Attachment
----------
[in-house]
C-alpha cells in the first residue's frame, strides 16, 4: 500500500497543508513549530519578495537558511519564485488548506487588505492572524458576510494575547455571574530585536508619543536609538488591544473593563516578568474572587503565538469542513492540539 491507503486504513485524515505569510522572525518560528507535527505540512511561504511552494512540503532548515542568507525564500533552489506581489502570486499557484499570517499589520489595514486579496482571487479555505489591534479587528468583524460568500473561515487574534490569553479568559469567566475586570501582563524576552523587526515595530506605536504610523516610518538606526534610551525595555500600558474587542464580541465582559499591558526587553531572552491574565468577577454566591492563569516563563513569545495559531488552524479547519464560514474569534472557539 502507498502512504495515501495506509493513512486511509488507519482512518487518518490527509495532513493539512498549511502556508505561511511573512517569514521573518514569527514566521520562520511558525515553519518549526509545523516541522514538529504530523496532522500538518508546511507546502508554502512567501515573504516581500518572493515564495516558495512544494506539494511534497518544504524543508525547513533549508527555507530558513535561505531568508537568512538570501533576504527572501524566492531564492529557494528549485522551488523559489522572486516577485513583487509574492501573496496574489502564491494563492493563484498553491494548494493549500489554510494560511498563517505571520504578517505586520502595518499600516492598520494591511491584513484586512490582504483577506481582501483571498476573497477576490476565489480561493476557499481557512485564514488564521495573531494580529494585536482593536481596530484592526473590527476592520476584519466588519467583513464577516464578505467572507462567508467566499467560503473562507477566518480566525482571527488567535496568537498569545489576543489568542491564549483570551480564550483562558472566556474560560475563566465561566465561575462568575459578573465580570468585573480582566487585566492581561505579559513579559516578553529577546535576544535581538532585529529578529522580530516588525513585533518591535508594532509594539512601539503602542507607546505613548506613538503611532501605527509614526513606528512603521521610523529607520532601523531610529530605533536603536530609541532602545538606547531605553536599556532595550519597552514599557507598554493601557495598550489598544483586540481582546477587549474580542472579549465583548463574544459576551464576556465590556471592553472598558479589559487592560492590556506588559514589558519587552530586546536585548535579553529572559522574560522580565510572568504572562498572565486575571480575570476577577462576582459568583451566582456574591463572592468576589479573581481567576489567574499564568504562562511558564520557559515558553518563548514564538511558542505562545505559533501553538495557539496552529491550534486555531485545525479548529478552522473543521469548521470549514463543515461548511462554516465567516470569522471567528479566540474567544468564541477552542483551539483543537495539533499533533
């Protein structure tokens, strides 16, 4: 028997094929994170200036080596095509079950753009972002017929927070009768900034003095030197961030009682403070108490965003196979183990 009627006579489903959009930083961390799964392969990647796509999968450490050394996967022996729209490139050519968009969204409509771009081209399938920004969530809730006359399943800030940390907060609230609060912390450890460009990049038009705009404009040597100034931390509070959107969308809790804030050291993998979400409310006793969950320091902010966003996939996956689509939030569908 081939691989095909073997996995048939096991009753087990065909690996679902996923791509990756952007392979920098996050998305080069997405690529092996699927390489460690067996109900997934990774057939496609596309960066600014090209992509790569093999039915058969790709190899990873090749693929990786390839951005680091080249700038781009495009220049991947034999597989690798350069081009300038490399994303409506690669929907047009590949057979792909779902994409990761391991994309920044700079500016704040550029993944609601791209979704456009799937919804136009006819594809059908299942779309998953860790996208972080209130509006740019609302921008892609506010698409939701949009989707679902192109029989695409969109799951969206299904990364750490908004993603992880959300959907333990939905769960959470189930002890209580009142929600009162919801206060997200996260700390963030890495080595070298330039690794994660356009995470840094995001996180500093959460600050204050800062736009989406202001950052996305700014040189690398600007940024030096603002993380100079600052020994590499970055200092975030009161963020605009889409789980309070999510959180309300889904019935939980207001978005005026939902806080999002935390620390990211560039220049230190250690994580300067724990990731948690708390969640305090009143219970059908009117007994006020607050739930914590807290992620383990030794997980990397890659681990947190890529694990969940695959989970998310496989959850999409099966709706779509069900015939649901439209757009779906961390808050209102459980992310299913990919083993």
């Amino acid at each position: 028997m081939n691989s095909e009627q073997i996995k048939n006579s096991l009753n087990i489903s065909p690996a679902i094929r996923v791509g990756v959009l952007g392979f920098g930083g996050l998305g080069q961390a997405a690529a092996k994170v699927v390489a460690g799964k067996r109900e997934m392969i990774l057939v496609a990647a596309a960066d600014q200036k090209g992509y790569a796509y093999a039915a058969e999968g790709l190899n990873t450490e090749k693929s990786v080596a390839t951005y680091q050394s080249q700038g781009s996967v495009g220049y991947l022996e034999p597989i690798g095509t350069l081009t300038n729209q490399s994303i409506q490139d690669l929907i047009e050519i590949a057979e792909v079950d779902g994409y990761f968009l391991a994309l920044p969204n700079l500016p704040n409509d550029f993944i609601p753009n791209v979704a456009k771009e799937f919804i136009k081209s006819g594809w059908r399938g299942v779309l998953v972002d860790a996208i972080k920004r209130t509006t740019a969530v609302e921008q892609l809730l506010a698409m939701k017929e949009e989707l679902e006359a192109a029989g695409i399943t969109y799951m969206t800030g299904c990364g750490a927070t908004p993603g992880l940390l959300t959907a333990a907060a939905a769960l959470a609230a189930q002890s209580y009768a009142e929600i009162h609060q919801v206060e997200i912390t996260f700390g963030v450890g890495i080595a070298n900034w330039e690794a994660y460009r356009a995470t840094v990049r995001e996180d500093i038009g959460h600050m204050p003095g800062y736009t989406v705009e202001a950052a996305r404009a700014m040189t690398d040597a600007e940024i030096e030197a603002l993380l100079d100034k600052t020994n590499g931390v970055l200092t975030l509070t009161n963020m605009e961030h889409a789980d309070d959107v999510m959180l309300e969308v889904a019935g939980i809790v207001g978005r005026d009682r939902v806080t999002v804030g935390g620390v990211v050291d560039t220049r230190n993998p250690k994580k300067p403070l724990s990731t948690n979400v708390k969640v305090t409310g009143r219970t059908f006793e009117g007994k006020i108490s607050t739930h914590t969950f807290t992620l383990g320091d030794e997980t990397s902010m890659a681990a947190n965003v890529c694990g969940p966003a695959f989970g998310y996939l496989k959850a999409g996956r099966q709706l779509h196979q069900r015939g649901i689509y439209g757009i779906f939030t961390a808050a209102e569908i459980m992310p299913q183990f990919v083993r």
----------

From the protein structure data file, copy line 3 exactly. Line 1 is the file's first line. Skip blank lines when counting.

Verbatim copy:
């Protein structure tokens, strides 16, 4: 028997094929994170200036080596095509079950753009972002017929927070009768900034003095030197961030009682403070108490965003196979183990 009627006579489903959009930083961390799964392969990647796509999968450490050394996967022996729209490139050519968009969204409509771009081209399938920004969530809730006359399943800030940390907060609230609060912390450890460009990049038009705009404009040597100034931390509070959107969308809790804030050291993998979400409310006793969950320091902010966003996939996956689509939030569908 081939691989095909073997996995048939096991009753087990065909690996679902996923791509990756952007392979920098996050998305080069997405690529092996699927390489460690067996109900997934990774057939496609596309960066600014090209992509790569093999039915058969790709190899990873090749693929990786390839951005680091080249700038781009495009220049991947034999597989690798350069081009300038490399994303409506690669929907047009590949057979792909779902994409990761391991994309920044700079500016704040550029993944609601791209979704456009799937919804136009006819594809059908299942779309998953860790996208972080209130509006740019609302921008892609506010698409939701949009989707679902192109029989695409969109799951969206299904990364750490908004993603992880959300959907333990939905769960959470189930002890209580009142929600009162919801206060997200996260700390963030890495080595070298330039690794994660356009995470840094995001996180500093959460600050204050800062736009989406202001950052996305700014040189690398600007940024030096603002993380100079600052020994590499970055200092975030009161963020605009889409789980309070999510959180309300889904019935939980207001978005005026939902806080999002935390620390990211560039220049230190250690994580300067724990990731948690708390969640305090009143219970059908009117007994006020607050739930914590807290992620383990030794997980990397890659681990947190890529694990969940695959989970998310496989959850999409099966709706779509069900015939649901439209757009779906961390808050209102459980992310299913990919083993």